New Horizons Probe May Have Spotted a Wall of Hydrogen at the Edge of the Solar System

Monday, 13 August 2018 - 11:59AM
Space
Solar System
NASA
Monday, 13 August 2018 - 11:59AM
New Horizons Probe May Have Spotted a Wall of Hydrogen at the Edge of the Solar System
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Pixabay & NASA/Johns Hopkins University Applied Physics Laboratory/Southwest Research Institute
Most people imagine space as a giant, empty void, but it turns out there's a lot more "stuff" floating around than we expected (including vast amounts of carbon-based "space grease"). One of the more interesting examples is an elusive wall of interstellar matter pressing at the boundaries of our solar system, whose supposed ultraviolet signal was picked up 26 years ago by one of the Voyager probes. Now, the New Horizons probe has a shot at putting an end to a long-standing mystery: what exactly is out there?

 

Thanks to New Horizons' "Alice" instrument, a combination UV telescope and spectrometer, the probe is able to get a much better picture of the persistent ultraviolet signal lurking at the edge of the solar system. Right now, scientists theorize that the signal comes from the dividing line between the heliosphere, a bubble of solar wind that stretches about 120 AU from the Sun, and the interstellar space beyond, which contains large amounts of uncharged hydrogen atoms. All this hydrogen is pressing inward against the faint currents of solar wind radiating outward, creating a wall of hydrogen that should scatter ultraviolet light in a specific way.  According to a new study published in Geophysical Research Letters, the light picked up by New Horizons is consistent with that pattern. According to Leslie Young of the Southwest Research Institute: "We're seeing the threshold between being in the solar neighborhood and being in the galaxy."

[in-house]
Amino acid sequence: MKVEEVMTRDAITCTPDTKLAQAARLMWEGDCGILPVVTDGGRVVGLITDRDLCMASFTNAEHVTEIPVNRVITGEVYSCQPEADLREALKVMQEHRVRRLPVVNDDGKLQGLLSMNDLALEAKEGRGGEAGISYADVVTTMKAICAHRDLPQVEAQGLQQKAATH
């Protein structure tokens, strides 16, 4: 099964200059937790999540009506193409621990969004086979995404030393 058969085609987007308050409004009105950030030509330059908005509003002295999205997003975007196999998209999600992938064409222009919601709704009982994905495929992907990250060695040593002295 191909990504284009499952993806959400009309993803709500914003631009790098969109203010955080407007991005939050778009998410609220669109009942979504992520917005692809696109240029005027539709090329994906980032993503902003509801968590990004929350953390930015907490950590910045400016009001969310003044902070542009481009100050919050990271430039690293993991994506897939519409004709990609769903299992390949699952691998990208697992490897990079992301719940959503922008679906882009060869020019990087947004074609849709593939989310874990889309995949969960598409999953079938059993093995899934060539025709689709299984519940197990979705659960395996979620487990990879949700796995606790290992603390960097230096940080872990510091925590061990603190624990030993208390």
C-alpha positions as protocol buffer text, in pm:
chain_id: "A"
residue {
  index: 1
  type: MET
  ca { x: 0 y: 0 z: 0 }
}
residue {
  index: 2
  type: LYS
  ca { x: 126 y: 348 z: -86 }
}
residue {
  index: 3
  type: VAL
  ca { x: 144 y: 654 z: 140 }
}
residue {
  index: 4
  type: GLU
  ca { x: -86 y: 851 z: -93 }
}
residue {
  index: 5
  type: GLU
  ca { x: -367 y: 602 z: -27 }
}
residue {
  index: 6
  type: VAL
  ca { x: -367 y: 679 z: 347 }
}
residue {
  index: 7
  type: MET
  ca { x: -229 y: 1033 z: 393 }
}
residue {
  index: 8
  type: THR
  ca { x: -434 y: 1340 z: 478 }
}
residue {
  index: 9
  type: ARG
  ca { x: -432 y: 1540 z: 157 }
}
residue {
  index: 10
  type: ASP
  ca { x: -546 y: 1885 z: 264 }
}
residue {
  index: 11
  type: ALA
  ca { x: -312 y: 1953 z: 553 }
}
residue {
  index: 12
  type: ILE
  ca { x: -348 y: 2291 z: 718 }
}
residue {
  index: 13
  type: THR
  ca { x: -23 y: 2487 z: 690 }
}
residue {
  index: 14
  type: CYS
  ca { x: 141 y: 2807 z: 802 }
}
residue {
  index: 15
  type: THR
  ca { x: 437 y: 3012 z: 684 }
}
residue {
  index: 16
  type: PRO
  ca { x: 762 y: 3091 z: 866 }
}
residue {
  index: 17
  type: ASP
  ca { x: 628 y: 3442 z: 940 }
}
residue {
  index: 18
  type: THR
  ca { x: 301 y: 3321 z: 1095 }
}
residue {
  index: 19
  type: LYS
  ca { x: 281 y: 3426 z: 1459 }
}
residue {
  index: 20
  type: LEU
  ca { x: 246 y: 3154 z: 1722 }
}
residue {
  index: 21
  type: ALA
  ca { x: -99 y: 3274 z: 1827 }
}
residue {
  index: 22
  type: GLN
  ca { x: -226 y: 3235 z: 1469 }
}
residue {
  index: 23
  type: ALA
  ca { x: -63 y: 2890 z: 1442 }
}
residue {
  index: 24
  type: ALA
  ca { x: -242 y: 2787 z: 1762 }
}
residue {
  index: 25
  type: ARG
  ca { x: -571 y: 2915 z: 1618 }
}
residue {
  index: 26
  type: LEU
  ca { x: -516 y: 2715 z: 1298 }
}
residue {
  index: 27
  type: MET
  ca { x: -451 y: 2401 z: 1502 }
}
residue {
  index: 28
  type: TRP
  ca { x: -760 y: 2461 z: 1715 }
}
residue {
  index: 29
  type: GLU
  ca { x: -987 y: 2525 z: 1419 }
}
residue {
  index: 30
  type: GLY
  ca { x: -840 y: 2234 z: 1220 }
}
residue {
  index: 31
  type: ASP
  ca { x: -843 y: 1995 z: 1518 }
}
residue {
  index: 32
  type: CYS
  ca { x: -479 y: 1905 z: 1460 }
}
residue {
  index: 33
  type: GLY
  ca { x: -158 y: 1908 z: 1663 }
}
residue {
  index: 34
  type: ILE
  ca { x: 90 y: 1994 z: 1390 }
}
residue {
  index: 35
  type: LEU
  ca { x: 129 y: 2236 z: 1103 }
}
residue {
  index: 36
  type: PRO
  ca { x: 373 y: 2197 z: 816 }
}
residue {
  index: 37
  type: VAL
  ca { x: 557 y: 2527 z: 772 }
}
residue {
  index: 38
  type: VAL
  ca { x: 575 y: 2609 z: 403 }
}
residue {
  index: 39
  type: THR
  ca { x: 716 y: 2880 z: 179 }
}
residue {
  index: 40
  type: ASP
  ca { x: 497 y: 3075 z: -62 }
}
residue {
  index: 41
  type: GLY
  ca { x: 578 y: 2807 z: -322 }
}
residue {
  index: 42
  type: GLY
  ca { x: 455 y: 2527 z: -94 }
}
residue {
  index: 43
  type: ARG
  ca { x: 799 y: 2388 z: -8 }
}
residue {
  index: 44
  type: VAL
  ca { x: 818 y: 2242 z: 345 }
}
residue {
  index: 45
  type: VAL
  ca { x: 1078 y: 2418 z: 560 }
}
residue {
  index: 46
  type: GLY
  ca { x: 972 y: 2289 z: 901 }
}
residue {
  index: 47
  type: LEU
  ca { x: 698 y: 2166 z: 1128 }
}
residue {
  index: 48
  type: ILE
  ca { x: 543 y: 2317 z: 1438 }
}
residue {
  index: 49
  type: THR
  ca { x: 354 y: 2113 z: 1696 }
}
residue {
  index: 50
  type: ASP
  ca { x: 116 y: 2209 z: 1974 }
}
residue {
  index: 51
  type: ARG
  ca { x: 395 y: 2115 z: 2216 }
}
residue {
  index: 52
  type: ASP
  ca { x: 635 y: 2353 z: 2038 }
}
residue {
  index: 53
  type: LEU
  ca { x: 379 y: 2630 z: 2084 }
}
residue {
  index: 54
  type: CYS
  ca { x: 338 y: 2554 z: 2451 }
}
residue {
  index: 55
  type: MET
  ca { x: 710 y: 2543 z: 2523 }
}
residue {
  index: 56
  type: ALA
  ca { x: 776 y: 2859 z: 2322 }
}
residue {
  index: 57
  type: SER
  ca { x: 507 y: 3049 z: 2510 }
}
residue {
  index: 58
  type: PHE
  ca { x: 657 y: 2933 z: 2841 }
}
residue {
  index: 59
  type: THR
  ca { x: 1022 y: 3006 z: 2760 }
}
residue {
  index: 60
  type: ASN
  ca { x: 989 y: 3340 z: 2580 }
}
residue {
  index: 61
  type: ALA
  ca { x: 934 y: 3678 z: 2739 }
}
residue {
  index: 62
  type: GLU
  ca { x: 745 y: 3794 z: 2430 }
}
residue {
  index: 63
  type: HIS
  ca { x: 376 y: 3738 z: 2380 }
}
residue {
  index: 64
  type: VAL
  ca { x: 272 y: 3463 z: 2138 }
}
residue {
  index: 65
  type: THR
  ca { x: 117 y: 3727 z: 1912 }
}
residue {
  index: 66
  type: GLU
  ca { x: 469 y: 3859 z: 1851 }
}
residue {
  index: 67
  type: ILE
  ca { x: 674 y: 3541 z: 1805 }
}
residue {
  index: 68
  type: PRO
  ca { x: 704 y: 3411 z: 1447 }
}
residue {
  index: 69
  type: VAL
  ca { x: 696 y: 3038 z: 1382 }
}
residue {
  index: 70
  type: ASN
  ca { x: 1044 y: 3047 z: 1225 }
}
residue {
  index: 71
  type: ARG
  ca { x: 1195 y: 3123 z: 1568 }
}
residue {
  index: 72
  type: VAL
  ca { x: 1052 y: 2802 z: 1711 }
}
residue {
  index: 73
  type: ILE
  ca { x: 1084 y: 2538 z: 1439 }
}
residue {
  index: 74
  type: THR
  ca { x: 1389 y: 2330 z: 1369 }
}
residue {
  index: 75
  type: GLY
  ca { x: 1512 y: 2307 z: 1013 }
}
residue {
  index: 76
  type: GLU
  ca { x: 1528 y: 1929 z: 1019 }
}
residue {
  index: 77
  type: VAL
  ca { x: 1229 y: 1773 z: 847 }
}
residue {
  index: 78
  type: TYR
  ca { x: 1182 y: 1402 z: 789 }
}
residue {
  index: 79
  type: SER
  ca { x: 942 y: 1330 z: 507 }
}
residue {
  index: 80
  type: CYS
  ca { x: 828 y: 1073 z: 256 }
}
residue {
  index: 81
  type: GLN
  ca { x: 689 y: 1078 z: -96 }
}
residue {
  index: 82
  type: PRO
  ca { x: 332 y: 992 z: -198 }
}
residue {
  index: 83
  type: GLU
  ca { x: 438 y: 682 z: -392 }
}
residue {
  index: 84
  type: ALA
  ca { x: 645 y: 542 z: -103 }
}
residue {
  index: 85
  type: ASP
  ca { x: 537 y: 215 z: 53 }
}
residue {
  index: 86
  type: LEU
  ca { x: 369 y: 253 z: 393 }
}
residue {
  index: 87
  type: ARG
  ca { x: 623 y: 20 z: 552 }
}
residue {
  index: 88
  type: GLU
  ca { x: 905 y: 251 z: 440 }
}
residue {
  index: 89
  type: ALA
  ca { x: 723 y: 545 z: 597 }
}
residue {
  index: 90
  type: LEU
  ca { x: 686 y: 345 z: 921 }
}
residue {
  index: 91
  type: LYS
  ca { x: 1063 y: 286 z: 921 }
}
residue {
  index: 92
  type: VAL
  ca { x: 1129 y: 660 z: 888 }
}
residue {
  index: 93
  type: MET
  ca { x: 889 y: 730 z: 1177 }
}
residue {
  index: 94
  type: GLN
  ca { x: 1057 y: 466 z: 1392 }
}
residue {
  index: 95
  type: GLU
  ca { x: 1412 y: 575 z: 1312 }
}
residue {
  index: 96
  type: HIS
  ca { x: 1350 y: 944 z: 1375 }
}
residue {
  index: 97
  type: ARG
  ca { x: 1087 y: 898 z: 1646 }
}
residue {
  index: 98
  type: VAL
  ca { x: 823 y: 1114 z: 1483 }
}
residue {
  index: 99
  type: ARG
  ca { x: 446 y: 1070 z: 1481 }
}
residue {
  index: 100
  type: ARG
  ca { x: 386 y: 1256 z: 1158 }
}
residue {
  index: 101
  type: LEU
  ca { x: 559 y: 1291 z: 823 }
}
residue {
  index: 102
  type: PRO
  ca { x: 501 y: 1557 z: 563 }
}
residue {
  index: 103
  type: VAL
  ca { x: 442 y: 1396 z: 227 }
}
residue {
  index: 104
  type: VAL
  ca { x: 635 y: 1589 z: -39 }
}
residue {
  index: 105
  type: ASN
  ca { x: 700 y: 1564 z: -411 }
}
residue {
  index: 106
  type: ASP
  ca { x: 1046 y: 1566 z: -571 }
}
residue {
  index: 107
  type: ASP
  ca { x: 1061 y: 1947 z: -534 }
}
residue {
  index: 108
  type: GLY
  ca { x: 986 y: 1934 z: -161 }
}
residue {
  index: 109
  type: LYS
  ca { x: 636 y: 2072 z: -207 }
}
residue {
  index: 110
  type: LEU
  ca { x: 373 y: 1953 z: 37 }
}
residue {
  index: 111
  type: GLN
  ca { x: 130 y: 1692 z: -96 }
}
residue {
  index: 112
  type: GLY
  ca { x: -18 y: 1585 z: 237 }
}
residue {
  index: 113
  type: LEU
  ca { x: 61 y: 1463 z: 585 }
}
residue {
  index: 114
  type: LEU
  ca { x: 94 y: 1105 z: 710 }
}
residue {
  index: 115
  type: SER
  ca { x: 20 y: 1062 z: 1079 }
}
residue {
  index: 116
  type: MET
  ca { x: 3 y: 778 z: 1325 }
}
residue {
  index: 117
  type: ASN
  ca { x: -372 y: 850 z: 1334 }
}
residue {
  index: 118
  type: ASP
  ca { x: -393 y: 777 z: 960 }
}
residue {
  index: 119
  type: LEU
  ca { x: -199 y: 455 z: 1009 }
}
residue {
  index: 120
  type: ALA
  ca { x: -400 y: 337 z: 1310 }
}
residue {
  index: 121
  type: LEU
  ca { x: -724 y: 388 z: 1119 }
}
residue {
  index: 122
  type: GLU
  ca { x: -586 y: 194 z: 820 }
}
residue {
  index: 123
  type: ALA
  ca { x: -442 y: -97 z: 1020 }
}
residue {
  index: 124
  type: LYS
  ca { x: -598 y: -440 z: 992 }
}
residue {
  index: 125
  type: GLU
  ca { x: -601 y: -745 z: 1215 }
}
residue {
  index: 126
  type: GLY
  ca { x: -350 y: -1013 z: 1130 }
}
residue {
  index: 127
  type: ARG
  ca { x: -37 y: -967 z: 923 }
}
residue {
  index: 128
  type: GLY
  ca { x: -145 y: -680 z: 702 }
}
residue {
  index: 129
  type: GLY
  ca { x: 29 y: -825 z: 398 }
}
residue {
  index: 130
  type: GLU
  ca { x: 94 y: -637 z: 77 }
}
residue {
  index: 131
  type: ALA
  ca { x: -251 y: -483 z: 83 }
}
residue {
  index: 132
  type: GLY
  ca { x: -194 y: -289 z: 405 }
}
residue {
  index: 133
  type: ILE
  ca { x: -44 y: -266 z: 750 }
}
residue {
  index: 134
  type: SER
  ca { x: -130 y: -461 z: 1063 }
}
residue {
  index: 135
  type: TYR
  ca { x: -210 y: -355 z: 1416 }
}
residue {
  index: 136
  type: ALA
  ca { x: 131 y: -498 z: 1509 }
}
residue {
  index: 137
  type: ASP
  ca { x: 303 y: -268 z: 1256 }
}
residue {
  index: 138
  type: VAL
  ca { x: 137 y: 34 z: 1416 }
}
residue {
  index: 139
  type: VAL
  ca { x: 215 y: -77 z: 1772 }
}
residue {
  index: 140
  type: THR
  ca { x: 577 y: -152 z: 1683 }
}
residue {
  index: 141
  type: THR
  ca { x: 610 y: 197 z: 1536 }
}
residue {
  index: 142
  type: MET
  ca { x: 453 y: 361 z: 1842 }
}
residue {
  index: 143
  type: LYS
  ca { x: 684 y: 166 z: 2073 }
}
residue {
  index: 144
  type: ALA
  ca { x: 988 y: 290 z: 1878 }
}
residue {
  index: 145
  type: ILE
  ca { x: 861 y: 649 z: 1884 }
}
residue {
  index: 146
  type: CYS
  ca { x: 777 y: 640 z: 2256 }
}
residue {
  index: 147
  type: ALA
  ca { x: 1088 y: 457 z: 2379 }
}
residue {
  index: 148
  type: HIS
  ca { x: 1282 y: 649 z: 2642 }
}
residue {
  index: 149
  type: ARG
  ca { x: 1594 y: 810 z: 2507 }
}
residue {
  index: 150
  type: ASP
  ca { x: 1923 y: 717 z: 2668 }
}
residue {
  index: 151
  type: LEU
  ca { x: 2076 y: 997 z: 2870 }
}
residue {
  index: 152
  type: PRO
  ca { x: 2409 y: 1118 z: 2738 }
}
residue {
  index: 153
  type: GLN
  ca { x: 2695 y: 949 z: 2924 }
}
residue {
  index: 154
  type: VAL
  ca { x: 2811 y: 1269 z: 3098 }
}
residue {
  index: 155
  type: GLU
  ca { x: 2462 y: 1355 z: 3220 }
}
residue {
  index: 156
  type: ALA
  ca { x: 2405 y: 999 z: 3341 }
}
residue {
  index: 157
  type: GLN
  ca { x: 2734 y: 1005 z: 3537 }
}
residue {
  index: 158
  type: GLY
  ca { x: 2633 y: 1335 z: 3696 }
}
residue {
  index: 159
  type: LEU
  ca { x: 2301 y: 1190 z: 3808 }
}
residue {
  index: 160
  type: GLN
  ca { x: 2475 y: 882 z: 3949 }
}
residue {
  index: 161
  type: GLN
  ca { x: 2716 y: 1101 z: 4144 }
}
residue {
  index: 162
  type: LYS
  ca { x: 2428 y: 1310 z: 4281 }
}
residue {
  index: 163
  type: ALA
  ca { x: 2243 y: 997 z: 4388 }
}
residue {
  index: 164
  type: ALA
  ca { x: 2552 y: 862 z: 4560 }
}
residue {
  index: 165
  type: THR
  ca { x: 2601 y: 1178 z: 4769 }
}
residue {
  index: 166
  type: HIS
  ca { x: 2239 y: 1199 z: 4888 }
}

What makes this potentially groundbreaking is that getting a bead on the hydrogen wall will help astronomers and other scientists map out the fluctuating boundaries of the heliopause, the effective end of the Sun's influence. "It's really exciting if these data are able to distinguish the hydrogen wall," said David McComas of Princeton University. If the New Horizons spacecraft, which is still on its way out of the solar system, sees a drop in ultraviolet light on its instruments, it may indicate that it's passed through the hydrogen wall—otherwise, the ultraviolet light may be coming from something else, located deeper in space.

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